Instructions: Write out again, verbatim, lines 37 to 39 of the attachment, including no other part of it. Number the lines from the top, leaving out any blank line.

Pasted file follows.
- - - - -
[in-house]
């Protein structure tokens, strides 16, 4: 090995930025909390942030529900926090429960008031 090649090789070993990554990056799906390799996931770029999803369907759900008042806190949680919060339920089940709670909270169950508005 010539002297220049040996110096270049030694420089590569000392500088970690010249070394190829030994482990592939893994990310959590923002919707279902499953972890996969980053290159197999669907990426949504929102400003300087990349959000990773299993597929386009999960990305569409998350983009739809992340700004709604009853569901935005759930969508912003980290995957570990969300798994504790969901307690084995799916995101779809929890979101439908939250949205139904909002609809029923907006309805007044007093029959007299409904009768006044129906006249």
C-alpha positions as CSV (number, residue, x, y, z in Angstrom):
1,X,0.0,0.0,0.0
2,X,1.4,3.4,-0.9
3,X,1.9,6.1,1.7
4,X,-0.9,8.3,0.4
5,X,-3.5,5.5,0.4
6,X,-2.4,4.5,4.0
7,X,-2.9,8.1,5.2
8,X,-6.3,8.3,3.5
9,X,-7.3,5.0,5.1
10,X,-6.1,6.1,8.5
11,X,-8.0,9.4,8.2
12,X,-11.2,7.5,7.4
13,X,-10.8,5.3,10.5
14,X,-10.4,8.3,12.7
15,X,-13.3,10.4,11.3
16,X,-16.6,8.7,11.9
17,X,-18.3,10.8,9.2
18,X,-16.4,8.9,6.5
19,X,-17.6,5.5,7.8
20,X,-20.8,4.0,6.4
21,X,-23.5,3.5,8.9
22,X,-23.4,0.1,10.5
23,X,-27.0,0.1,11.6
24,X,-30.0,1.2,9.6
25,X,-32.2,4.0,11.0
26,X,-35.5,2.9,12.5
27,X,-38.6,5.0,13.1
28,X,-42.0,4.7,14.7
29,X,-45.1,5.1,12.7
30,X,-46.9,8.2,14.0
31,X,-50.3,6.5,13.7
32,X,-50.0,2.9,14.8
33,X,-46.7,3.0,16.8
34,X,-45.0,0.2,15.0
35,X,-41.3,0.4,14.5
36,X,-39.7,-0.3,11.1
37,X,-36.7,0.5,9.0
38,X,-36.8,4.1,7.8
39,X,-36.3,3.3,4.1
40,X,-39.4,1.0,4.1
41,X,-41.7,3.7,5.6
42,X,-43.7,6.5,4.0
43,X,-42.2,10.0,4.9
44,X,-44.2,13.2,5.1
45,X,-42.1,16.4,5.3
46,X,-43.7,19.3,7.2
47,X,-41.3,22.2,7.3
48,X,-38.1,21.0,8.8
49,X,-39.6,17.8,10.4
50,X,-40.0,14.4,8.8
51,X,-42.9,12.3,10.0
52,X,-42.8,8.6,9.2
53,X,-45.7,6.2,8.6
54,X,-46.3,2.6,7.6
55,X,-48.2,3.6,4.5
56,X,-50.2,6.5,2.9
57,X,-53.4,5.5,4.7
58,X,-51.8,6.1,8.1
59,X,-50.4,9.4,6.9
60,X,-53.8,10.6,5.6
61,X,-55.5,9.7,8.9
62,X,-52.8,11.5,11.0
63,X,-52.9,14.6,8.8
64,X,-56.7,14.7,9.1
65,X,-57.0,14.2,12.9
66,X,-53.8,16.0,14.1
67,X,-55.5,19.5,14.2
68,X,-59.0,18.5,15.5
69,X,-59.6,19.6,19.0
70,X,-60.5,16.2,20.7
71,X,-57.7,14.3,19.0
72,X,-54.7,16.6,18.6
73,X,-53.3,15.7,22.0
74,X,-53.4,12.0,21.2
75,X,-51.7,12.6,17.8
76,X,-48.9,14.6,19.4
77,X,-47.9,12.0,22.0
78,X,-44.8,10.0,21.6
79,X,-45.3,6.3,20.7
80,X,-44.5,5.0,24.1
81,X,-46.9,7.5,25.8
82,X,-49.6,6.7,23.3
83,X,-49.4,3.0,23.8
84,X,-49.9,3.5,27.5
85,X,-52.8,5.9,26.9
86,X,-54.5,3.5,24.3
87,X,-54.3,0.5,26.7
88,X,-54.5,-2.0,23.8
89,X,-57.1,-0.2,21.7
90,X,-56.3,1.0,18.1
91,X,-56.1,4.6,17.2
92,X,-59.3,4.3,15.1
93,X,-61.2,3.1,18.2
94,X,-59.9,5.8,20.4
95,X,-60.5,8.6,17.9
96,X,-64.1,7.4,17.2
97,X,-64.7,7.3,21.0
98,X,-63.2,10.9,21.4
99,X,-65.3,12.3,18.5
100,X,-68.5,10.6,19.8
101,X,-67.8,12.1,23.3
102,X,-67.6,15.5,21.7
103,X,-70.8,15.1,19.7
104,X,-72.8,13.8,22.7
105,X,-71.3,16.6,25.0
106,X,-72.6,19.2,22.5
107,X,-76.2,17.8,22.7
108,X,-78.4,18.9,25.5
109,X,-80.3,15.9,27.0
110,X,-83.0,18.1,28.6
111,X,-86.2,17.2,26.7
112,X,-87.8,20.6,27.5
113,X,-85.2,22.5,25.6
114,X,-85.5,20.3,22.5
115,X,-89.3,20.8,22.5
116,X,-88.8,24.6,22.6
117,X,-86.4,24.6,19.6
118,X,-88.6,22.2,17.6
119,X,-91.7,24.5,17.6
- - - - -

34,X,-45.0,0.2,15.0
35,X,-41.3,0.4,14.5
36,X,-39.7,-0.3,11.1